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Justice served in hazing case, but not by design

When the Tuolumne County District Attorney's Office earlier this month dropped hazing charges faced by three former Columbia College firefighters in return for guilty pleas to the lesser offense of disturbing the peace, it made sense.

The students reportedly forced a rookie firefighter to drink excess amounts of beer, then kicked and punched him. But all were in their early 20s and immersed in a firehouse culture where hazing had been an accepted practice for years.

Jeopardizing their chances at careers in firefighting because of serious but understandable indiscretion, we agree, would have been a draconian penalty.

But when three more college firefighters a week later escaped charges altogether because the prosecution's chief investigator was on a Bahamas cruise instead of at a trial that had been on the docket for months is inexcusable.

The second group of defendants, charged with binding rookie firefighters and spraying them with a fire hose, were in negotiations over a plea deal similar to that accepted by the first three. But when defense lawyers learned that Sheriff's Investigator Ken Diaz would not be around testify against their clients, the incentive to negotiate likely evaporated.

The prosecution, inexplicably, wasn't ready to present its case at a trial that had been scheduled in January.

Superior Court Judge Eric DuTemple, a former district attorney himself, was unreceptive to a motion for a delay.

"Three separate Superior Court calendars were moved around to accommodate this," DuTemple told prosecutor John Hansen, noting that witness subpoenas were issued in March and that Diaz had scheduled his Caribbean vacation in January. "Obviously it doesn't seem like it's very important to the Sheriff's Department if they didn't notify you."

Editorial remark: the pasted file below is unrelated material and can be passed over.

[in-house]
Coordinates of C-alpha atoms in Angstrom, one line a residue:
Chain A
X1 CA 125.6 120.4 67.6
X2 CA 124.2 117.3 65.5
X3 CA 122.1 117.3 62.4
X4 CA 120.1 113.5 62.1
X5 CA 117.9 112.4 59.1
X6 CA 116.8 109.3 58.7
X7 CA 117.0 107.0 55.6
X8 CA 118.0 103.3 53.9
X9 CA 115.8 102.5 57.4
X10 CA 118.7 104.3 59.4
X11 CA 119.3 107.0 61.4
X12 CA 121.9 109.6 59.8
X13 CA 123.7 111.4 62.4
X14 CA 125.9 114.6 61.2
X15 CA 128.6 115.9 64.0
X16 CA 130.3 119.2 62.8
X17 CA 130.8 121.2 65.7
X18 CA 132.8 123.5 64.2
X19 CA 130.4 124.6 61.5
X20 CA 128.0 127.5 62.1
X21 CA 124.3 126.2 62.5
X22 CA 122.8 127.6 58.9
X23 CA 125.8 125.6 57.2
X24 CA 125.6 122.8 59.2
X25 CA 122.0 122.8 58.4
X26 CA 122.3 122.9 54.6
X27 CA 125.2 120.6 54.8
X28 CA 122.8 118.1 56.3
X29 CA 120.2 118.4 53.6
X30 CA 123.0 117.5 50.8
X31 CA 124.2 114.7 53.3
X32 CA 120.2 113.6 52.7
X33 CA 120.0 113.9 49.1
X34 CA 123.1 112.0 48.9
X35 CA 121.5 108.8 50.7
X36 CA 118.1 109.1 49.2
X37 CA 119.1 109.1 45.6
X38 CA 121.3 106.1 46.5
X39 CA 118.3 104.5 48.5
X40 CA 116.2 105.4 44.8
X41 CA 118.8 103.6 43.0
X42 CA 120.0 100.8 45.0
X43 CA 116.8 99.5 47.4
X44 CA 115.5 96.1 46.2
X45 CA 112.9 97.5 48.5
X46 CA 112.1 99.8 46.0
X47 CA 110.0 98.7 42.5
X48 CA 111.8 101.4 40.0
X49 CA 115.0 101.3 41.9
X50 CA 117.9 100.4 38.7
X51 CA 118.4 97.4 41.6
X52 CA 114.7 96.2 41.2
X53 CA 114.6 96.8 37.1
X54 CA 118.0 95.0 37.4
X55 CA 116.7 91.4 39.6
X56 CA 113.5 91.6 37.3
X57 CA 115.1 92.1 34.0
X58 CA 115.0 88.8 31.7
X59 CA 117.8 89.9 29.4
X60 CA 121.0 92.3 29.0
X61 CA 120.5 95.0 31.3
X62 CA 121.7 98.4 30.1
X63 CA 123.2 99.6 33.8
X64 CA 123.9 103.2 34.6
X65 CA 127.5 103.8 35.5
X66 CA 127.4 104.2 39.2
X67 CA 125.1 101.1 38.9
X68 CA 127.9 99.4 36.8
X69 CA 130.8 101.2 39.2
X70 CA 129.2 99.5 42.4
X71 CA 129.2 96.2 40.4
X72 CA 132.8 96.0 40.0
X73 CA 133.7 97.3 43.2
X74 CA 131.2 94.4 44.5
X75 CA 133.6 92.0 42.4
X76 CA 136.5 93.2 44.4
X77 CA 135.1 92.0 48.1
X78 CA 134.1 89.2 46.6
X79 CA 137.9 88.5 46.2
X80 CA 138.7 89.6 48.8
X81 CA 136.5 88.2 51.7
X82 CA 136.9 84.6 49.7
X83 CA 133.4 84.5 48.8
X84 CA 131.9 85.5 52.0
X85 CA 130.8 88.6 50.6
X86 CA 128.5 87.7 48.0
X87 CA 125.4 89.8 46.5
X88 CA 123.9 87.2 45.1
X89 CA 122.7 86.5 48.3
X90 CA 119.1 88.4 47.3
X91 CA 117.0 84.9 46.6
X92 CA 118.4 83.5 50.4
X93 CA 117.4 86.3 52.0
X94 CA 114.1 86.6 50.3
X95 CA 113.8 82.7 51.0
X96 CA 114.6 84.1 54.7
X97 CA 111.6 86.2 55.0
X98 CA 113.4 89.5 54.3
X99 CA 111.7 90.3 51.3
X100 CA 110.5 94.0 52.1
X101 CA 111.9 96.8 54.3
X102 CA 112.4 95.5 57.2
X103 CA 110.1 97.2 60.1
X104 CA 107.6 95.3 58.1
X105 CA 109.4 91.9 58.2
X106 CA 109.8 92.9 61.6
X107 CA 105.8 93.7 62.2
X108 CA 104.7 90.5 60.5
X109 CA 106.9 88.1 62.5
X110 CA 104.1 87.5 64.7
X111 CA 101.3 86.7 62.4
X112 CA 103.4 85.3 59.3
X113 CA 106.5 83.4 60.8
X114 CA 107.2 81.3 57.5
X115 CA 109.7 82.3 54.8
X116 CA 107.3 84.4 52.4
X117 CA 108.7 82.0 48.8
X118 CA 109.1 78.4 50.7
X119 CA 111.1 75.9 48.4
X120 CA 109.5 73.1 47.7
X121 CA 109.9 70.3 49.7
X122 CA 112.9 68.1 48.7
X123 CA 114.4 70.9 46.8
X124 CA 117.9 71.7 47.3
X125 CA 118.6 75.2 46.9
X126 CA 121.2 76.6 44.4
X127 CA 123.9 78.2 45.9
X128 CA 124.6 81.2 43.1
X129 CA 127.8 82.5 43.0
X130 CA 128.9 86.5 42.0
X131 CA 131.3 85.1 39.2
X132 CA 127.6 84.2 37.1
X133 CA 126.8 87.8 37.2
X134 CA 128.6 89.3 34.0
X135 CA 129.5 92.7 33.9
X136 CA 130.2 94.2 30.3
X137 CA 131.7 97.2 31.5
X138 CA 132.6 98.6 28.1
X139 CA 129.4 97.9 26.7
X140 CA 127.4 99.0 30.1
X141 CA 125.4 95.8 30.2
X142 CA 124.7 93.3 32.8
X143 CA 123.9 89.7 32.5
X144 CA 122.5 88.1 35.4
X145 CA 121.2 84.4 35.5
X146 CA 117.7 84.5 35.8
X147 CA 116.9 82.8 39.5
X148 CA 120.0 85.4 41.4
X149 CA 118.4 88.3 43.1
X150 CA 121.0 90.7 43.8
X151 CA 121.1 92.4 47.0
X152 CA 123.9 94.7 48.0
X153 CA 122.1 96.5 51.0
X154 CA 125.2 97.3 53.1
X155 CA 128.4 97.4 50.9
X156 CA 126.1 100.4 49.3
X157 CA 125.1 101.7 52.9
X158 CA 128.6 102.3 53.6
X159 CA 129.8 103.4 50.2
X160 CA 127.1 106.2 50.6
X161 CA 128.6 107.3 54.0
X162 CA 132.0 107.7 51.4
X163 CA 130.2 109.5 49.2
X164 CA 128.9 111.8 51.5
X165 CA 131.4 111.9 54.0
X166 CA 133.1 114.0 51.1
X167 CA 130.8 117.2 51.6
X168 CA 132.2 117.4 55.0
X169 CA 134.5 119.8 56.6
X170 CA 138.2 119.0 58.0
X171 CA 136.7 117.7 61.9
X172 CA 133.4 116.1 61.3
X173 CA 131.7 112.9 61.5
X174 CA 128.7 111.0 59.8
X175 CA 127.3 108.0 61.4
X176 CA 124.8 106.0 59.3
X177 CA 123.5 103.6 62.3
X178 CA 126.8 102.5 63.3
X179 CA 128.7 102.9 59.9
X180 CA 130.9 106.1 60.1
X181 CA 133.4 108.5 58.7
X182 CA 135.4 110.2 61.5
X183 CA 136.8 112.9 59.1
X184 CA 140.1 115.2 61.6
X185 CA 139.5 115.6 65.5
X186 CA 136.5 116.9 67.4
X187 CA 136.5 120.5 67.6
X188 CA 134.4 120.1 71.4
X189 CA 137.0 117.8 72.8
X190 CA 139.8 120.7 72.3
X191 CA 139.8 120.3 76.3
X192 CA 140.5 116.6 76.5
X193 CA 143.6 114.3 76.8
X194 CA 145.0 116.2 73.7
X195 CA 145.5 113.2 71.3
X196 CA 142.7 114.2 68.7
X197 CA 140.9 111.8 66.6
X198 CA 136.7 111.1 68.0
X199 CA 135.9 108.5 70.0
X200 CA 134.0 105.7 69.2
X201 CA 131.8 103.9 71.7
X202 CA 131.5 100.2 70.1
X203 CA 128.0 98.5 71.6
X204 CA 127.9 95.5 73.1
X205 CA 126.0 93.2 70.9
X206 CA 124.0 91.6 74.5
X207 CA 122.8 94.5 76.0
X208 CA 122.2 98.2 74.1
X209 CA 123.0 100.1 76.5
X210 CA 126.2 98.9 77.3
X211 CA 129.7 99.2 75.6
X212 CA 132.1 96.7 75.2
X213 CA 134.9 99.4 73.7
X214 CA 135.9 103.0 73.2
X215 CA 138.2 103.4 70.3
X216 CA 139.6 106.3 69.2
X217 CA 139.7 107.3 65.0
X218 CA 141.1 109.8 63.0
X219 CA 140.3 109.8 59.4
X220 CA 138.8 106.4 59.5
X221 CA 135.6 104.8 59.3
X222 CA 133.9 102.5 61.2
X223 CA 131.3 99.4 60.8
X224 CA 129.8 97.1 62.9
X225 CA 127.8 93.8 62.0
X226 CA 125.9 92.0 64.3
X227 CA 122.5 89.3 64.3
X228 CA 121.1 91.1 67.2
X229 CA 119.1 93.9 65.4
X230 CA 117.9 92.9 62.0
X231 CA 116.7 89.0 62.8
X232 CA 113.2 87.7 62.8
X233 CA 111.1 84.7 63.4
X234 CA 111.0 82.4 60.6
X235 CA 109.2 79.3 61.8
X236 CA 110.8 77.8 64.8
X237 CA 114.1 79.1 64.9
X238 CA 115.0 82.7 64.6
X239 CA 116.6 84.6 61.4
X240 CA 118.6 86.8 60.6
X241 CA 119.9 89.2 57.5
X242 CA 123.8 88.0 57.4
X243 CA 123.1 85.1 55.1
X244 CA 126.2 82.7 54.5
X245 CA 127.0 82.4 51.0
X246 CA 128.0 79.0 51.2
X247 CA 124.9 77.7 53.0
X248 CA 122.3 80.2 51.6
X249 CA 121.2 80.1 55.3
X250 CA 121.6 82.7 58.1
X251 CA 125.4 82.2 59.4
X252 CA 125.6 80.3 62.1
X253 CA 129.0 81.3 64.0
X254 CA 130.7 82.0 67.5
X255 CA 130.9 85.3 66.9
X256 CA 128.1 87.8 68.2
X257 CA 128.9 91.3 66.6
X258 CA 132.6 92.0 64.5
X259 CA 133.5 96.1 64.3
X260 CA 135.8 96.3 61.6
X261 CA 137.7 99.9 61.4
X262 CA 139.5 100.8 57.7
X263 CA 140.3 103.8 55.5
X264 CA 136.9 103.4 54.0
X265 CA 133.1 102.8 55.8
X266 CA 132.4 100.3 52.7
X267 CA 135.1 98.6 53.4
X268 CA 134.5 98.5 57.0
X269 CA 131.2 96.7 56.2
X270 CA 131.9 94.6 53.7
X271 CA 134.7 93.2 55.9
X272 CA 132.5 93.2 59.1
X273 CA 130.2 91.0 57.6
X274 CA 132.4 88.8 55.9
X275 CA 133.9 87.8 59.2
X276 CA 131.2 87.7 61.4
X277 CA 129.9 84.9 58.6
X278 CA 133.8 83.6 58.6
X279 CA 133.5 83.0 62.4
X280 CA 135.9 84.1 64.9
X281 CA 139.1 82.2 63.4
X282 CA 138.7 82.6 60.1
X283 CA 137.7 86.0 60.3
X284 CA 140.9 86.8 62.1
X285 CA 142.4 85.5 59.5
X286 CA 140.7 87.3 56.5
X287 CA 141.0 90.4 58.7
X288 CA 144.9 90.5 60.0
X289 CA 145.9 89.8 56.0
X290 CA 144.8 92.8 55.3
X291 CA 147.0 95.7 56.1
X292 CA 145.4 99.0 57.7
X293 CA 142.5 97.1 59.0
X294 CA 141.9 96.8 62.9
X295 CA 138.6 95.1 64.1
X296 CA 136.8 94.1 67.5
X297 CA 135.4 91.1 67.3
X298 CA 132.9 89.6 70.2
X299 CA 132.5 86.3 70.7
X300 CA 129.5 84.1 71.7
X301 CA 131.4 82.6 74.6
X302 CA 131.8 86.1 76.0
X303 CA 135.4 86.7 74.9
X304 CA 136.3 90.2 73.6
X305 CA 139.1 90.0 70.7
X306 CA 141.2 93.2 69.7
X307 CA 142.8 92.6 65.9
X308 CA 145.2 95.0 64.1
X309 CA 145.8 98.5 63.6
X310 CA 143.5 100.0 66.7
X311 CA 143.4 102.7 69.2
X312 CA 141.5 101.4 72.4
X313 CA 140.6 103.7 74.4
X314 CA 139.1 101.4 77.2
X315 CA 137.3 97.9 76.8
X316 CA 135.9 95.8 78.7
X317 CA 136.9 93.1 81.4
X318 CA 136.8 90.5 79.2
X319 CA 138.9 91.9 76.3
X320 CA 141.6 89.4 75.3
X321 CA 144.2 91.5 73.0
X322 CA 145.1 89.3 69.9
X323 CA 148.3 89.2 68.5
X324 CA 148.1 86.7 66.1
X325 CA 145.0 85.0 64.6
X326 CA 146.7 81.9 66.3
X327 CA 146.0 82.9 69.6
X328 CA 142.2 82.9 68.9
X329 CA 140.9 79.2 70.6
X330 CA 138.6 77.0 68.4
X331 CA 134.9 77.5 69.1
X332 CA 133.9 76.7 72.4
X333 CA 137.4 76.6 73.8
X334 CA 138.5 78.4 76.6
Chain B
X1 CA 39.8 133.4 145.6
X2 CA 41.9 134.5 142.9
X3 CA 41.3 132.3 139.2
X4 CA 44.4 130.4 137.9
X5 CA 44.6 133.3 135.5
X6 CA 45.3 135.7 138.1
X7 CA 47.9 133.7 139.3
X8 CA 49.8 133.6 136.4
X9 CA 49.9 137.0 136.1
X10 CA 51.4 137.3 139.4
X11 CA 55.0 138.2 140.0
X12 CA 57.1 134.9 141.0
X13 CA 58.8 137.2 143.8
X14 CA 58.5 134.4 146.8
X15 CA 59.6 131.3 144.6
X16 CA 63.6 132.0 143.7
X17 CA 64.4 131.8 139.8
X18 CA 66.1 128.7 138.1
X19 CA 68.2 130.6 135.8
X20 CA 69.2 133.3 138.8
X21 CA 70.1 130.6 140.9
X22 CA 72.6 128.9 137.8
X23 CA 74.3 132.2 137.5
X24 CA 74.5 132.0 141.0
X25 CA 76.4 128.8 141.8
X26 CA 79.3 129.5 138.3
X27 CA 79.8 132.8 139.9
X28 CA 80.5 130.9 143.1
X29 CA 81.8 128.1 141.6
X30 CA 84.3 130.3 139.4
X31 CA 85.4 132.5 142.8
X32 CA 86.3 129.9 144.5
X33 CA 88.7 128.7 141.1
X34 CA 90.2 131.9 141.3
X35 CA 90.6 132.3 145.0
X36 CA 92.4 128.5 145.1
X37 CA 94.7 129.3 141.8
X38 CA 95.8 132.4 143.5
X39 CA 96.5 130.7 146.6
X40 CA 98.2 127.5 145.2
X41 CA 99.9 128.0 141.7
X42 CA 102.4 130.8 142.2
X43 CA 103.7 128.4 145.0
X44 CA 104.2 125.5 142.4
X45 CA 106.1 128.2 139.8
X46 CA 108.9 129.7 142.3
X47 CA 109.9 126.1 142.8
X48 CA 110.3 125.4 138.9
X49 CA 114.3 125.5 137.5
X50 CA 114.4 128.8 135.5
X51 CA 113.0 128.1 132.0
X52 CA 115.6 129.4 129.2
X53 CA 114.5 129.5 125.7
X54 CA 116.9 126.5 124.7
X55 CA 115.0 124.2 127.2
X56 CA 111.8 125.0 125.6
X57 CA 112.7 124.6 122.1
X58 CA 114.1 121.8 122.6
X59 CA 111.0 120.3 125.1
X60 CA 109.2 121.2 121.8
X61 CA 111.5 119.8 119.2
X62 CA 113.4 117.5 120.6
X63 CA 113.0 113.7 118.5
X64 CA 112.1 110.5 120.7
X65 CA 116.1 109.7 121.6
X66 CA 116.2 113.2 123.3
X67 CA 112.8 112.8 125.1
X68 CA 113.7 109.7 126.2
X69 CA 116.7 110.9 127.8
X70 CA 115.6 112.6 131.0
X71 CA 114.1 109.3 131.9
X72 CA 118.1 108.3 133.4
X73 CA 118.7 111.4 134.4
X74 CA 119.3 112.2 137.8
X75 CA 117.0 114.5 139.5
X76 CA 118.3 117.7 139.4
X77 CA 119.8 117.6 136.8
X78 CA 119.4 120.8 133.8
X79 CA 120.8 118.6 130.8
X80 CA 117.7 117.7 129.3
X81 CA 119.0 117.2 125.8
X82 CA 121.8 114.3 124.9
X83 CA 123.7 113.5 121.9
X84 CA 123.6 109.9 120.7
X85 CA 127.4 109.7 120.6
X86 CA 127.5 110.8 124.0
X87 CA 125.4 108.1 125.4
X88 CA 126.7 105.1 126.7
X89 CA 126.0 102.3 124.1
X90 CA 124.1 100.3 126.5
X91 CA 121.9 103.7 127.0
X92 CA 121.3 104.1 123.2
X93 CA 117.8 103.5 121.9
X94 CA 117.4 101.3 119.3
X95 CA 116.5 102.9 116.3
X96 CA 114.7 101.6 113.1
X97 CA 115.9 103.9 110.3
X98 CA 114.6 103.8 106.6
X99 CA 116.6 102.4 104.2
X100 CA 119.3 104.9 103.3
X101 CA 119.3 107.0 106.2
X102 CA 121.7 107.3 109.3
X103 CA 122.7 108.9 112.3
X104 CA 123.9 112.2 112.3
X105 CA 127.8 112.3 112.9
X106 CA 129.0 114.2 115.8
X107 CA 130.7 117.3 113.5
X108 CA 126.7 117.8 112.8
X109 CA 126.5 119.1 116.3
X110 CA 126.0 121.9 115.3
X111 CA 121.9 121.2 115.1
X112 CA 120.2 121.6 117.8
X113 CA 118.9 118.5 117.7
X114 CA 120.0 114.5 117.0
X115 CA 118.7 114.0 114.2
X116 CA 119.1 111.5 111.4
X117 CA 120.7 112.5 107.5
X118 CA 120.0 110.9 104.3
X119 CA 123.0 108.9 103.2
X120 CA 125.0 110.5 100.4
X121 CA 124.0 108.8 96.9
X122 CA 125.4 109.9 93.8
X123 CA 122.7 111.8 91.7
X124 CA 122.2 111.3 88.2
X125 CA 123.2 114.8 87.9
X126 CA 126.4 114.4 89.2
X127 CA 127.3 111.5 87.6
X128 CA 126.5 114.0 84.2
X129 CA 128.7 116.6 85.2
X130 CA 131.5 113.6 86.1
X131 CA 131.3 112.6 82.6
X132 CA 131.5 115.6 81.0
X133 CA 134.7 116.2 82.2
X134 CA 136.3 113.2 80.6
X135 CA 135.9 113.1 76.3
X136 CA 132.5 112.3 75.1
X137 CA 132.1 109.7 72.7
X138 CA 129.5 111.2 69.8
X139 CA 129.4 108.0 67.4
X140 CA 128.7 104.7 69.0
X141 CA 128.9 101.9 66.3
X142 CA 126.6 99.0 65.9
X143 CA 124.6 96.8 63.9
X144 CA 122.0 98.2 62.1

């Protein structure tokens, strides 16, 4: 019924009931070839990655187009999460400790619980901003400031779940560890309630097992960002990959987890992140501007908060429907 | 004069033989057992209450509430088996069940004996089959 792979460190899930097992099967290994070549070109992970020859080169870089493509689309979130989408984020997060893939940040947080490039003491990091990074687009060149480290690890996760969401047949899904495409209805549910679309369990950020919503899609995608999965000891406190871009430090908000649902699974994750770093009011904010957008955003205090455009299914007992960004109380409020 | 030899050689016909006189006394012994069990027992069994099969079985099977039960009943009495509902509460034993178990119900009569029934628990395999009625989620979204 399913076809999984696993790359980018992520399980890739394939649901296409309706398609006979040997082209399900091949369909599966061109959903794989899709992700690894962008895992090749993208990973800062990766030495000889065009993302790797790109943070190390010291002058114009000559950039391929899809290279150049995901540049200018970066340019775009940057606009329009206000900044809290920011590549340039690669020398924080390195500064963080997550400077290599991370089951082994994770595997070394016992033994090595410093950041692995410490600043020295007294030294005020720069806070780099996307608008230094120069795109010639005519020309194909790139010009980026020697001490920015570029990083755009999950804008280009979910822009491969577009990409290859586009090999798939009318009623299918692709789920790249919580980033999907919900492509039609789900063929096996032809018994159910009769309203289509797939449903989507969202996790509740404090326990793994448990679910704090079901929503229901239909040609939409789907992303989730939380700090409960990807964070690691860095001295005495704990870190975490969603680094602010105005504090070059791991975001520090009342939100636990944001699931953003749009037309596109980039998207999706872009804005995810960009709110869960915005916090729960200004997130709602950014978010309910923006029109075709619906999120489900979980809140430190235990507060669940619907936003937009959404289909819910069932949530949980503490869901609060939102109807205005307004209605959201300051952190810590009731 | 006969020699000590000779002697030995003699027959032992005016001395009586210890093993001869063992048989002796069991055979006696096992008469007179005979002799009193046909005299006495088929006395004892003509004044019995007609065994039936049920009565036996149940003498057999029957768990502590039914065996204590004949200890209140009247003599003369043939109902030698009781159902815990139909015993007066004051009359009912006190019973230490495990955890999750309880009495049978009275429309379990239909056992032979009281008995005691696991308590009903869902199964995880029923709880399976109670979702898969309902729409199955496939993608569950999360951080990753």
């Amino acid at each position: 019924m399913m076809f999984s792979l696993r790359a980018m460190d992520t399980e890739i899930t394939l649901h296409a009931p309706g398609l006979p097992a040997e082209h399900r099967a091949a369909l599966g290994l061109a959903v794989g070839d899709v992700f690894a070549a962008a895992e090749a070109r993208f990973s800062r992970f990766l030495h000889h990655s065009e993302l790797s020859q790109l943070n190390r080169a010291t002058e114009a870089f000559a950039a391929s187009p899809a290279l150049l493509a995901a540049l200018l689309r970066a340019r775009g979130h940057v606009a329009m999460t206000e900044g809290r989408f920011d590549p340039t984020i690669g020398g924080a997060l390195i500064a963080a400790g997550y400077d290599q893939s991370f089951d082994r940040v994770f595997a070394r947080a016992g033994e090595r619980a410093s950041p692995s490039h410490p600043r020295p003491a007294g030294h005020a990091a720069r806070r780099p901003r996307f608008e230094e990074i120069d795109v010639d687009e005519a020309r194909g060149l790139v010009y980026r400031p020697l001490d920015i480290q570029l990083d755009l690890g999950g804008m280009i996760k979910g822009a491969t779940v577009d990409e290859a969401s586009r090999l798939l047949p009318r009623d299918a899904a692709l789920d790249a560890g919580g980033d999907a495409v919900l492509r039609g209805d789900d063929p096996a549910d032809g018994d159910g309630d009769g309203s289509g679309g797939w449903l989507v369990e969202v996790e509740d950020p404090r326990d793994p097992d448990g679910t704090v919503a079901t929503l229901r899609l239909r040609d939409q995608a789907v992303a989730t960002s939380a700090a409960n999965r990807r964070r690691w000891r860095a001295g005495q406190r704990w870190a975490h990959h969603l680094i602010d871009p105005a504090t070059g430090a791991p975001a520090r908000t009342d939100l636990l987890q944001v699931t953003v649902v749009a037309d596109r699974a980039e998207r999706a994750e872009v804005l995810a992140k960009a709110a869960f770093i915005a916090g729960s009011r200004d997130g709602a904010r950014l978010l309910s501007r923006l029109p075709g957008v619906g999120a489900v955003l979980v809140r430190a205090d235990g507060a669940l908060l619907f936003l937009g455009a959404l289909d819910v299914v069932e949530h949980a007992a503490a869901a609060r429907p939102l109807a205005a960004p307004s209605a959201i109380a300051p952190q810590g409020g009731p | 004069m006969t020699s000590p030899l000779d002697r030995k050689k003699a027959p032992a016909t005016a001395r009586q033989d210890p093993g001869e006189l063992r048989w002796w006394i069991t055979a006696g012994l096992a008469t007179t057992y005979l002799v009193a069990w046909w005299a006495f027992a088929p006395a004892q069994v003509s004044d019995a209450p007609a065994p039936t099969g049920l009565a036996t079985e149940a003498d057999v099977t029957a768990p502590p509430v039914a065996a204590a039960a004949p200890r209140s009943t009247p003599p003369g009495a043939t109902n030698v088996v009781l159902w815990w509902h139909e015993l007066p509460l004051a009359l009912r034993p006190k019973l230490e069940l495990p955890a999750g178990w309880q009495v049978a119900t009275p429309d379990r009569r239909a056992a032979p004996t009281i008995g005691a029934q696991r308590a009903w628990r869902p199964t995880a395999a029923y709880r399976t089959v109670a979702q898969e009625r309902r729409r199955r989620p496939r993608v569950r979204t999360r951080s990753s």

The DA's Office still may appeal the judge's refusal to allow a delay, but the damage has been done. That it comes in a sensational case that made headlines for several weeks in early 2007 doesn't make it any easier to accept.

Hansen, to his credit, accepted blame: "It was my fault, and I take full responsibility," he said in court. The DA's office is reevaluating its procedures for tracking officer vacations and availability to testify, which is also commendable.

The defense attorneys, predictably, were elated.

"The right decision," one said.

Another spoke of "unfounded charges" and was happy the former suspects could now "go on and become the full-fledged firefighters they are trained to be."

But did these young guys get away with something?

Thanks to carelessness, poor communication and inadequate planning on the part of those we trust to enforce the law and prosecute offenders, we may never know.

Such official mistakes, particularly on high-profile cases, have been unusual. We hope that changes in internal procedures can make them even more rare, as they only undermine faith in the system and encourage those wanting to take advantage of it.

If there is a silver lining to what may be a murky conclusion to this case, it's that Columbia College and Tuolumne County have entered into a contract calling for more supervision, by both a battalion chief and a state manager, at the campus fire house.

This should once and for all end the degrading and humiliating hazing practices that have plagued the program in the past. This is perhaps the most desirable, necessary outcome of this long-running case.

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